In mid-March, I am leading a mini-seminar on children's spirituality and worship with children; the participants predominantly will be seminarians preparing for ordination as deacons or priests. I will have three 2-hour blocks of time available. I've asked them what they'd particularly like to know, but oftentimes we aren't aware of what we don't know until we're in the midst of it. I would be delighted to hear from the Matriarchs and Friends about what they wish they'd known on these topics, as well as what they'd still like to learn.
I am enriched in my own learning and service with children by Carolyn Brown’s Let the Children Come resources, which are lectionary-based. She also has a blog that’s easily reached through The Text This Week website. Lib Caldwell’s books on nurturing the faith of children and youth (Come Unto Me, Making a Home for Faith, and Leaving Home with Faith are her three wonderful books.) Forgive me for not providing links. It’s been a busy week with kids for me!
And Terri writes:
When working with children I have found the following helpful: engage all their senses and invite them into the worship experience by teaching them ahead of time what all the components are, what they mean, and why we do them: altar, lectern, pulpit, paraments and vestment, chalice and paten, tabernacle or ambry, baptismal font, chancel steps, as well as the elements of worship – prayer, scripture, sermon, holy communion, singing, kneeling, crossing, and so on. Kids are more invested in worship when they understand how the things we do and say are intended to help us be more connected to God.
I like to walk the kids around the worship space at the beginning of each liturgical season and invite them to notice what colors we are using and what is different from the previous season, and why? We talk about the life of Jesus and how that is reflected in what we do as we celebrate the seasons of the church year from Advent to Pentecost and Ordinary time. In particular I like to involve the kids in Ash Wednesday, Lent, Holy Week (especially Maundy Thursday foot washing and Good Friday stations of the cross). So for example on Ash Wednesday I gather the kids and their at a time that works for them (usually after school around 4pm). I talk about the ways we human beings tend to hurt one another (bullying, etc) and how we can even be mean to ourselves (by diminishing our worth). I connect this to Ash Wednesday as a day when we remember what we have done to hurt others and hurt ourselves. Then I talk about how the ashes are a reminder that we are just human, just simple, like dirt, like ashes, but in that simpleness is God, who loves us and forgives us. Lent is a season for us to think about all the ways we are broken and hurt and cause hurt, and to remember all the ways that God loves us and wants us to be the best people we can be. Celebrating the ways God loves us is what happens on Easter. I try to do similar things with Easter and Christmas – invite kids into the mystery of the season in ways that will appeal to their imagination and senses.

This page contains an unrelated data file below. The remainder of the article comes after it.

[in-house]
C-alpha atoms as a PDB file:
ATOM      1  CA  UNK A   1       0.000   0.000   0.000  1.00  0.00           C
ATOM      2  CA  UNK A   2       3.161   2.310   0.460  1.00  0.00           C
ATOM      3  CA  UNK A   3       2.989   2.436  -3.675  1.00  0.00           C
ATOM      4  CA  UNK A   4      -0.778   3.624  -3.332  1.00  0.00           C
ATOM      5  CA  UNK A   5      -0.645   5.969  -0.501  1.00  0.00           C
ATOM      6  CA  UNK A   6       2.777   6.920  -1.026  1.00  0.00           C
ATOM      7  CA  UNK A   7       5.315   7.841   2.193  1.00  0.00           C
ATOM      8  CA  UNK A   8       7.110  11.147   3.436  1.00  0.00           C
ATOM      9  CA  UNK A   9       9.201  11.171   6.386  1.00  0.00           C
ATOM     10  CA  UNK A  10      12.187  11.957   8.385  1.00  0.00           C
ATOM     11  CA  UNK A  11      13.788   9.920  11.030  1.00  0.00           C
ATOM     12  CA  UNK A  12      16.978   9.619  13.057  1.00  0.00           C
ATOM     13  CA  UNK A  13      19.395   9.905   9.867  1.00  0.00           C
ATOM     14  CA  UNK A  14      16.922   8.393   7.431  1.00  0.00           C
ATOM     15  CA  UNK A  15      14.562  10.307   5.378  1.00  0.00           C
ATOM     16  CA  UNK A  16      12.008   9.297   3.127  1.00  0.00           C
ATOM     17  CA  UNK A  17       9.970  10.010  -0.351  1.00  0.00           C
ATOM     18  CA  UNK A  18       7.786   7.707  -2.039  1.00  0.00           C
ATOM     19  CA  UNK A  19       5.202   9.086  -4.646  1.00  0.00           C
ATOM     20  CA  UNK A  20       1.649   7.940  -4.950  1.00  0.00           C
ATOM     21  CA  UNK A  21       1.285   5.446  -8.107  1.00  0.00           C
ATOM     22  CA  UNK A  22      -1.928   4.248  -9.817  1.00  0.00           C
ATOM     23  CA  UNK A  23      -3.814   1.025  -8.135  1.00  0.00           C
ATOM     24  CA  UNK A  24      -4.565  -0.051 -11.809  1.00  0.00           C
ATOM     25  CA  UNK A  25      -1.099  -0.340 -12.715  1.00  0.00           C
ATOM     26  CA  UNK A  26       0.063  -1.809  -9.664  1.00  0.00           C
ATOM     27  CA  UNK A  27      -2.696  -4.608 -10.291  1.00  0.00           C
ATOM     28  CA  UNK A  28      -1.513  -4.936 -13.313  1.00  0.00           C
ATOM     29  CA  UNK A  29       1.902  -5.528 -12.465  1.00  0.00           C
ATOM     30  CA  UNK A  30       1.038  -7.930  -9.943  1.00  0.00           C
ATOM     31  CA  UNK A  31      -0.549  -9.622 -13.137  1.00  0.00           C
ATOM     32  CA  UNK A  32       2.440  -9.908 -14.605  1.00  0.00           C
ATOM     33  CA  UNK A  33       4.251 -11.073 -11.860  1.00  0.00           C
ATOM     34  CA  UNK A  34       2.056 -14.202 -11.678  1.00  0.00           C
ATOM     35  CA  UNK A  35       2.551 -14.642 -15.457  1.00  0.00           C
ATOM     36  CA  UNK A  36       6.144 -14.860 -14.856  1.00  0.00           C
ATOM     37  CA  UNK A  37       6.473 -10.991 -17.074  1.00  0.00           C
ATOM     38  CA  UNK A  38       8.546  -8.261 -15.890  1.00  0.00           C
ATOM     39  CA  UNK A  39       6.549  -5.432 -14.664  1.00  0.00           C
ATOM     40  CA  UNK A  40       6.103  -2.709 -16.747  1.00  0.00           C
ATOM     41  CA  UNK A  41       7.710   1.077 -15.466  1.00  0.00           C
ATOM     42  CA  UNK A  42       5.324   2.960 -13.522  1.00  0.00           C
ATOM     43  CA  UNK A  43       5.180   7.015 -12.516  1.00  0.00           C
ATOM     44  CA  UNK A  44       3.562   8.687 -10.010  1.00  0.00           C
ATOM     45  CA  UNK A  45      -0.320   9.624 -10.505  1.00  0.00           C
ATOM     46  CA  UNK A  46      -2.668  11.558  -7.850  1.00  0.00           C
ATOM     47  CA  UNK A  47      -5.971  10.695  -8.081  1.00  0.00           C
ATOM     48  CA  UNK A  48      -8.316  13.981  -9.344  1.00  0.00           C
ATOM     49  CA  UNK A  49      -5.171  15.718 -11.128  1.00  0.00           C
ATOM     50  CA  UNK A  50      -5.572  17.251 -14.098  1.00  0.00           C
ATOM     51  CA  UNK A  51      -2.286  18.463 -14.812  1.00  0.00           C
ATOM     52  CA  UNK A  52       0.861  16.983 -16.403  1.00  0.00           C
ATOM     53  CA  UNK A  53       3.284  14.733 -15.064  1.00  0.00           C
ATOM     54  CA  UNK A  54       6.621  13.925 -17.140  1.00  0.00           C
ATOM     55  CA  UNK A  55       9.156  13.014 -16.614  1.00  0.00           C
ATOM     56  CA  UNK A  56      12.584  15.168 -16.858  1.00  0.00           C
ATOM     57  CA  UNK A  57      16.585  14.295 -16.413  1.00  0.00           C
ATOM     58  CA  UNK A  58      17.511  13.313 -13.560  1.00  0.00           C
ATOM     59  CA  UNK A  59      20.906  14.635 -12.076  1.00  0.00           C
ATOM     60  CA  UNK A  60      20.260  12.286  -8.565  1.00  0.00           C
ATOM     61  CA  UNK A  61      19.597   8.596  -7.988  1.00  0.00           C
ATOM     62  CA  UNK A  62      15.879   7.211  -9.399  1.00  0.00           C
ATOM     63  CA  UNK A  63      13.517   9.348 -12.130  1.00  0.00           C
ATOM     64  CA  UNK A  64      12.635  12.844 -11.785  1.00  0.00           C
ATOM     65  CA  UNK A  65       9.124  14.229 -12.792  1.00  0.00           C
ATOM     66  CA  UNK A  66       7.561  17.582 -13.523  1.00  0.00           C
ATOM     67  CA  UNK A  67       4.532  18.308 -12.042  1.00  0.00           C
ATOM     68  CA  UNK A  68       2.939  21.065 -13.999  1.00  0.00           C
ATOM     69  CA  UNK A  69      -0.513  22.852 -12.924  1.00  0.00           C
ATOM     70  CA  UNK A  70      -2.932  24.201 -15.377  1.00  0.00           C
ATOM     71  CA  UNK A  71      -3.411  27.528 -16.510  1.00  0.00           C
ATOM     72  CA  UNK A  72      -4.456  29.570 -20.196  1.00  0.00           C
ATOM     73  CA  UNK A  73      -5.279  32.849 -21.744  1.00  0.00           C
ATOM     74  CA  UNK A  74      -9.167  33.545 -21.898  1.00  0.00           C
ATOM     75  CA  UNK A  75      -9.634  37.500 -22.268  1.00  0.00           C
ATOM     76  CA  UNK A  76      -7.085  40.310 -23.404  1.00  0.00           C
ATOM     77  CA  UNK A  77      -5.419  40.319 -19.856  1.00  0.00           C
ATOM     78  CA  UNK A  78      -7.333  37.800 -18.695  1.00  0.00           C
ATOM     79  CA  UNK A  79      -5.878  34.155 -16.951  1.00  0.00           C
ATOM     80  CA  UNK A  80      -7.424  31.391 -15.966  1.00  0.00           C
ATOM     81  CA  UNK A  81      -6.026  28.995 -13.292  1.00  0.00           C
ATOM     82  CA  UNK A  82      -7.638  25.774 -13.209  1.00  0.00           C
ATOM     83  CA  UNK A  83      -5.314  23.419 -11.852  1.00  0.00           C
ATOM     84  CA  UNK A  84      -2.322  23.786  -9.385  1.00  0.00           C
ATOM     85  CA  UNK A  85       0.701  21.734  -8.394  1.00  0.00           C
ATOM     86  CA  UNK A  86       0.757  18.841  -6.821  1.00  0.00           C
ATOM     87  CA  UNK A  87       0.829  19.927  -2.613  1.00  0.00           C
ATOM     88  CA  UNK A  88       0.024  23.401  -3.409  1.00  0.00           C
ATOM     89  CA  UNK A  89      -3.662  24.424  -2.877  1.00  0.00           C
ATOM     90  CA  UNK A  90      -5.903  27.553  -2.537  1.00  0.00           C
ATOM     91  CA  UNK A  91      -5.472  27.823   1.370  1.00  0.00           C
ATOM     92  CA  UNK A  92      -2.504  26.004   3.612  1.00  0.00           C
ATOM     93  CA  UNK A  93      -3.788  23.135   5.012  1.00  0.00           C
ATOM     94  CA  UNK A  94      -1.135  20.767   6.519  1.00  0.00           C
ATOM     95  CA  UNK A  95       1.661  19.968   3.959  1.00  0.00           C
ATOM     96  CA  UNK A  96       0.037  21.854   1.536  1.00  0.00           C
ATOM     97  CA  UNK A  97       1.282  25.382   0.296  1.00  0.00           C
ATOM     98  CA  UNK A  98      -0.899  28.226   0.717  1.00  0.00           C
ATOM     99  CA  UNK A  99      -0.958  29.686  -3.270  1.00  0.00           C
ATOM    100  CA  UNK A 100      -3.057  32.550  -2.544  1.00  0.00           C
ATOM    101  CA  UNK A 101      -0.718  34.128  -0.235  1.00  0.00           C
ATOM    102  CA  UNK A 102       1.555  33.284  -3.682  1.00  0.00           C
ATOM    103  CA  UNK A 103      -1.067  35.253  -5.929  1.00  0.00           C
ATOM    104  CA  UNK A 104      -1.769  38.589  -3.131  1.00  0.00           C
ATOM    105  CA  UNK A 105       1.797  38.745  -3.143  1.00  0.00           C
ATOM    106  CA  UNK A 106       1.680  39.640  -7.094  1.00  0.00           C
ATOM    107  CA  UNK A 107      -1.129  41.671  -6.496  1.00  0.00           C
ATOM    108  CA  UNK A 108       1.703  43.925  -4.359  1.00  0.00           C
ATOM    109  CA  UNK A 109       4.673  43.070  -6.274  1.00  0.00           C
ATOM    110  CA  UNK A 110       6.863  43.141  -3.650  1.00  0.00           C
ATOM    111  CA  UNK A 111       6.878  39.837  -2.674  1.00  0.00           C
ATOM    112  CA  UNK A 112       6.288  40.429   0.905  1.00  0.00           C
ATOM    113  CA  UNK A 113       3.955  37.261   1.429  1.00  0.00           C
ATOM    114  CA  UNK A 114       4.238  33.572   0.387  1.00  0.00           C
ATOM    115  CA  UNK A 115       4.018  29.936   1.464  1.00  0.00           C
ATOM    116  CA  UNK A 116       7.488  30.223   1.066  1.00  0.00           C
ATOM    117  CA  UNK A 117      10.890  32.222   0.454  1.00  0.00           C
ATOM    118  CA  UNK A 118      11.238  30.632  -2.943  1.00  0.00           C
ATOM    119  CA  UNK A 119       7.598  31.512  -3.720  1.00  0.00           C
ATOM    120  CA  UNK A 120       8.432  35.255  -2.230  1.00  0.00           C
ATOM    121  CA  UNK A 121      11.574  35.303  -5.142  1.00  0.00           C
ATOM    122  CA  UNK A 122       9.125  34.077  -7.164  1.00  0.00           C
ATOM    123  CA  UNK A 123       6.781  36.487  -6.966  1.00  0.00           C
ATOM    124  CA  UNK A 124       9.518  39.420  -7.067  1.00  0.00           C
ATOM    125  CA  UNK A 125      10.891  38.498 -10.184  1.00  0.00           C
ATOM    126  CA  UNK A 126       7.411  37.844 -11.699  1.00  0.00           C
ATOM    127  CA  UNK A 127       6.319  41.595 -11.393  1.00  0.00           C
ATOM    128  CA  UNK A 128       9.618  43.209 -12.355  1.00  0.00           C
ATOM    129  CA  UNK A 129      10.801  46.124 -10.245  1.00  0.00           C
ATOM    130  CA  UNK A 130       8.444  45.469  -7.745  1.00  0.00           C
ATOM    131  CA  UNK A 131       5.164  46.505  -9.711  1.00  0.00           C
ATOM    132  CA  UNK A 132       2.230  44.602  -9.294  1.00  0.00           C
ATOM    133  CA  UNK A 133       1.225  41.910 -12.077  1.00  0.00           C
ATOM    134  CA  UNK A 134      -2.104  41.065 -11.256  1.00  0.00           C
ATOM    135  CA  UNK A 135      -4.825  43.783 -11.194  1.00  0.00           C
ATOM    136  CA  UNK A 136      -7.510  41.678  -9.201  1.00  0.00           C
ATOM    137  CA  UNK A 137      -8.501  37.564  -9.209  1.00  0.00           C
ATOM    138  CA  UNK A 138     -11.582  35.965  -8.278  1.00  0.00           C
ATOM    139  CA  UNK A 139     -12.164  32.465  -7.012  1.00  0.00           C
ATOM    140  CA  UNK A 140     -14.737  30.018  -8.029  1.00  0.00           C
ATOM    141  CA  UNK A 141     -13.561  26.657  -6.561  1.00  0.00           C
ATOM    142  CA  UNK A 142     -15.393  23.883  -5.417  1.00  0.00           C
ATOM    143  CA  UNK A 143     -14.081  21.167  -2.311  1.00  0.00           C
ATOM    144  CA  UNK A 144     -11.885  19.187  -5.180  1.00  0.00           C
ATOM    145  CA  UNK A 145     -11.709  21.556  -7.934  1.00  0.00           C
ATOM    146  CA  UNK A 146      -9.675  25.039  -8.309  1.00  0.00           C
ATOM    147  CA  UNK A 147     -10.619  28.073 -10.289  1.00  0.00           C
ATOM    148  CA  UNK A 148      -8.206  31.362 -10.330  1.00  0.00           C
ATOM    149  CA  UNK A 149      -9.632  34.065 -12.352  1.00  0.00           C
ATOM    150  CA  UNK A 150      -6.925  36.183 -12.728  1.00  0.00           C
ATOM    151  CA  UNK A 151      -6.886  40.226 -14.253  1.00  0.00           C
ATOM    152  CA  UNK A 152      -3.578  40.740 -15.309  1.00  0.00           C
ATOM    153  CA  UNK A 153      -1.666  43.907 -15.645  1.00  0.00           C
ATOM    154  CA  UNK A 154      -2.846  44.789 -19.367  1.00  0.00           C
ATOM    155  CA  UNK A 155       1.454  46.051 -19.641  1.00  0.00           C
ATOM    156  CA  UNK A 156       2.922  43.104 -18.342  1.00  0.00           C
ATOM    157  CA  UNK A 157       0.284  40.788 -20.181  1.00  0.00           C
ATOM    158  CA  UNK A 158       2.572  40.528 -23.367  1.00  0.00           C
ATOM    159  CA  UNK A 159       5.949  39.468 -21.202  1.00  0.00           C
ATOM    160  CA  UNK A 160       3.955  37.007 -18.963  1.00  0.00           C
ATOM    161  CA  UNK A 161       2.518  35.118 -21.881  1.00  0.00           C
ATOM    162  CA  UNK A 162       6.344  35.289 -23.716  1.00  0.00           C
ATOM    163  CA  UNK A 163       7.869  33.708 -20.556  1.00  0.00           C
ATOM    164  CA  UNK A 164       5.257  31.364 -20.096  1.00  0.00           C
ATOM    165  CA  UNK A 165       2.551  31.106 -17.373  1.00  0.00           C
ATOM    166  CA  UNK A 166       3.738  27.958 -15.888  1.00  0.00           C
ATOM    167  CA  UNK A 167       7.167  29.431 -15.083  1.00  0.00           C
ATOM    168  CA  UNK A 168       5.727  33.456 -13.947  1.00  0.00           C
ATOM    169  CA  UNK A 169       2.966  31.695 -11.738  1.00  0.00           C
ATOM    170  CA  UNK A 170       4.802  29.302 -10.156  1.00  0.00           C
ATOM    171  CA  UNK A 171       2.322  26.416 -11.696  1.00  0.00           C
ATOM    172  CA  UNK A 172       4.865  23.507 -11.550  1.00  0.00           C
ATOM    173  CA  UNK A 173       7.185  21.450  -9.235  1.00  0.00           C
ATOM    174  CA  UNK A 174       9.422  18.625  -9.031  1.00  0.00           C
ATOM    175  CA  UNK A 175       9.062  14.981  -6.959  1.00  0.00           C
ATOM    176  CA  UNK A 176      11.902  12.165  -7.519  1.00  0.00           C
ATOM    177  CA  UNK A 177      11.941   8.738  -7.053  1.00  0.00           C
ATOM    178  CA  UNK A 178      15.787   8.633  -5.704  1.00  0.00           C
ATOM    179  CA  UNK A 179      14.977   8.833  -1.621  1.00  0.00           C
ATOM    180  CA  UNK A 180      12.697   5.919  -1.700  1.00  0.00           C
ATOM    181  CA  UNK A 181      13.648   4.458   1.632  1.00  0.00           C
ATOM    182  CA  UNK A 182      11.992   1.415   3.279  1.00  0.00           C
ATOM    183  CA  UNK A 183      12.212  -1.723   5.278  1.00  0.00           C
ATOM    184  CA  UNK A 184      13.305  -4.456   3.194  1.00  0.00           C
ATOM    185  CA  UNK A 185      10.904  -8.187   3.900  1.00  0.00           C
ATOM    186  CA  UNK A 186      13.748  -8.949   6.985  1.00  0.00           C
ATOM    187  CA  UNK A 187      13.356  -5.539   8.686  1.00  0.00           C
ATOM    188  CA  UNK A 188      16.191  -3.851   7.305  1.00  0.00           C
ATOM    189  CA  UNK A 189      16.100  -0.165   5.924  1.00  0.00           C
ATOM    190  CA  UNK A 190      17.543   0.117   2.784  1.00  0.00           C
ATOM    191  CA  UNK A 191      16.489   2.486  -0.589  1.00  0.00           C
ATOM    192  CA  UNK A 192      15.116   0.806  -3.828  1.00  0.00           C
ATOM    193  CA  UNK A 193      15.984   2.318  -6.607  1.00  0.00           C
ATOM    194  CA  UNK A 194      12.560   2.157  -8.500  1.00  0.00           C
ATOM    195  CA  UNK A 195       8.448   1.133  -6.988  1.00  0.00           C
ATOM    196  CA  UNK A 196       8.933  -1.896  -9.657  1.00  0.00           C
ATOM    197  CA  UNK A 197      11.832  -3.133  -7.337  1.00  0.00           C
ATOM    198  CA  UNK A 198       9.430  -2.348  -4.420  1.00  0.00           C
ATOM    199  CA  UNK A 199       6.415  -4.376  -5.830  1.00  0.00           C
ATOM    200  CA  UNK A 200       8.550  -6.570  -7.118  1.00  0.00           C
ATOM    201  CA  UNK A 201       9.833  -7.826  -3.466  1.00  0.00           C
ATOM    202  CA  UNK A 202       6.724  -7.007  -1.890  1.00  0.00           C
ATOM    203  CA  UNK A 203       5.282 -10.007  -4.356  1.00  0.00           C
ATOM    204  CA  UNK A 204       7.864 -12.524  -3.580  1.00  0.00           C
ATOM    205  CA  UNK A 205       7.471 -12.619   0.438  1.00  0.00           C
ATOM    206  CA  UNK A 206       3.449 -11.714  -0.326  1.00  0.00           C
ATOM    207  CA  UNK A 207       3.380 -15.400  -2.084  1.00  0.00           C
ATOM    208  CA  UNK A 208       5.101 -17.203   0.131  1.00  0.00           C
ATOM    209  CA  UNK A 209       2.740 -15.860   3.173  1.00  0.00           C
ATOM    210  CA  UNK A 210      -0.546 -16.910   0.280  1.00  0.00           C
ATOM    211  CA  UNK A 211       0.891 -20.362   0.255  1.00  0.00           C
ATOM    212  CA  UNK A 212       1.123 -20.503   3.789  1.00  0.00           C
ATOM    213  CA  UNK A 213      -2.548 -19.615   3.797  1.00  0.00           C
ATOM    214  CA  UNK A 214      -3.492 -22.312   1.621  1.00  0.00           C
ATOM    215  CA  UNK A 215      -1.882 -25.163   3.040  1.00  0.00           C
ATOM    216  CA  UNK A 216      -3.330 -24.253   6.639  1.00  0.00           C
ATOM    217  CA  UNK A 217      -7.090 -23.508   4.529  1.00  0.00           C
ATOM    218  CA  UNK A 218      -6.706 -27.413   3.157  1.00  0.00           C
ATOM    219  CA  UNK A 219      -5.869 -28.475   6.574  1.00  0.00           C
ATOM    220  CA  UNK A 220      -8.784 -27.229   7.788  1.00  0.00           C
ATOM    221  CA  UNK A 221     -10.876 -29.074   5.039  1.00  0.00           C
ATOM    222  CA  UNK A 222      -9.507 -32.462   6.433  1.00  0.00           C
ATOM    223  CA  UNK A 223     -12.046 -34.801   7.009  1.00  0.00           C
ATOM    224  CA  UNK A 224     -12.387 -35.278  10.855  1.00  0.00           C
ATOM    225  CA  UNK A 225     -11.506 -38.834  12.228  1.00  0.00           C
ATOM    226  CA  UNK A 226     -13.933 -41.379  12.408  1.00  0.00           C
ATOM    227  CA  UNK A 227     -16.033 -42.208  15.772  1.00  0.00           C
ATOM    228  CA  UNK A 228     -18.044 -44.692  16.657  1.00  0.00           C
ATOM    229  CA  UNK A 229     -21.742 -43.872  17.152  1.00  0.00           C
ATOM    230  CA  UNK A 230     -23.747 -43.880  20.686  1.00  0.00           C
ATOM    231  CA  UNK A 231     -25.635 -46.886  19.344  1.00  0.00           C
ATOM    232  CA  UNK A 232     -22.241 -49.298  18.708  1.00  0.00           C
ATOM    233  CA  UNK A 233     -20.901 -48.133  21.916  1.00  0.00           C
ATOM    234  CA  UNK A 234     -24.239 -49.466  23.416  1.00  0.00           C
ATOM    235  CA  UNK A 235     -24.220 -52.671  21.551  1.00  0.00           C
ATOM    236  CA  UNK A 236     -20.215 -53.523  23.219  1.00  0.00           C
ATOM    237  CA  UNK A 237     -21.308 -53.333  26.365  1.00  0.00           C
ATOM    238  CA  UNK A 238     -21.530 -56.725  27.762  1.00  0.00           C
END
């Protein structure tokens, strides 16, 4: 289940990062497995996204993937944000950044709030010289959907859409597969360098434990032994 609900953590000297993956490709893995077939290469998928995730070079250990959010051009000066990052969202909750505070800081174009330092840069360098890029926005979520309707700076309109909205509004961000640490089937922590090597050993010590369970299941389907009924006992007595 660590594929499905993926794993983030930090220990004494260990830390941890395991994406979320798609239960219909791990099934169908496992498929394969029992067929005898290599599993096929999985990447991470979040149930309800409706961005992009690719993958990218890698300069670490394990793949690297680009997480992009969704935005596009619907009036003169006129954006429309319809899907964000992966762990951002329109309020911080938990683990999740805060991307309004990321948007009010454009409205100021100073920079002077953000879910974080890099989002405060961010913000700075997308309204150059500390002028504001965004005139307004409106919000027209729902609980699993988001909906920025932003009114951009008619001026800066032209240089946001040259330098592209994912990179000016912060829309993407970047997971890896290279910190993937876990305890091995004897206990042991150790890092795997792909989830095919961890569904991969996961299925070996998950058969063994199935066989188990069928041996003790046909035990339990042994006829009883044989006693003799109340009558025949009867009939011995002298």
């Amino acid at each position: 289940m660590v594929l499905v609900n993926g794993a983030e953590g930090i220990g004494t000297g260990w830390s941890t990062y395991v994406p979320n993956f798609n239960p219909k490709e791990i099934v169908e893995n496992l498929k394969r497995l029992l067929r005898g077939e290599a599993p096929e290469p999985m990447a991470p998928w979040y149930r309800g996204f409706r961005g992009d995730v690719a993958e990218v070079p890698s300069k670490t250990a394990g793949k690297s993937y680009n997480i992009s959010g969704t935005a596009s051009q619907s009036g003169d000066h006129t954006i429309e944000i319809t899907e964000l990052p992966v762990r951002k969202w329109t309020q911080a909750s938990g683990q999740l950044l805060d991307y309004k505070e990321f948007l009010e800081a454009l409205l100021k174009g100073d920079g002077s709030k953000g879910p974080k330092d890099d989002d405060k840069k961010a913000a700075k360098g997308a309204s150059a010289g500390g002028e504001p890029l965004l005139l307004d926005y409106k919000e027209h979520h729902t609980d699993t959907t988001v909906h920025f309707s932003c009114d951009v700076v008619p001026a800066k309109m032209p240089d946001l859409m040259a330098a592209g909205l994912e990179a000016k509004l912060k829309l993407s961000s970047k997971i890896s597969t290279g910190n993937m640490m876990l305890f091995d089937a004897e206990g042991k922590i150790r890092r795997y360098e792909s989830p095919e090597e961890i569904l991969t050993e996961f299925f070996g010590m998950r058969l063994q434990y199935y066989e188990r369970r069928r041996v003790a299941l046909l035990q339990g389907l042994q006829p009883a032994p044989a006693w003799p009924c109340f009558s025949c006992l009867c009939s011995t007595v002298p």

The specific way each congregation and the kids engage in this will vary even as some things you do will be transferable from one congregation to the next. Also there are all kinds of resources to help fill out ideas we have and develop them more fully, such as ideas from Godly Play or Catechesis of the Good Shepherd, and ideas from Leader Resources. Most of all – have fun and help the kids have fun too!
What rich responses from our Matriarchs. Thank you! What about the rest of you? What do you wish you have known about children's spirituality and worship as you entered ministry? What has worked for you in your current congregation and in the past? And what do you still wish you knew more about? Please join the conversation in the comments section.
We are low on questions in the queue, so if you have an issue you'd like the matriarchs to discuss, now would be a great time to send it in to askthematriarch[at]gmail[com].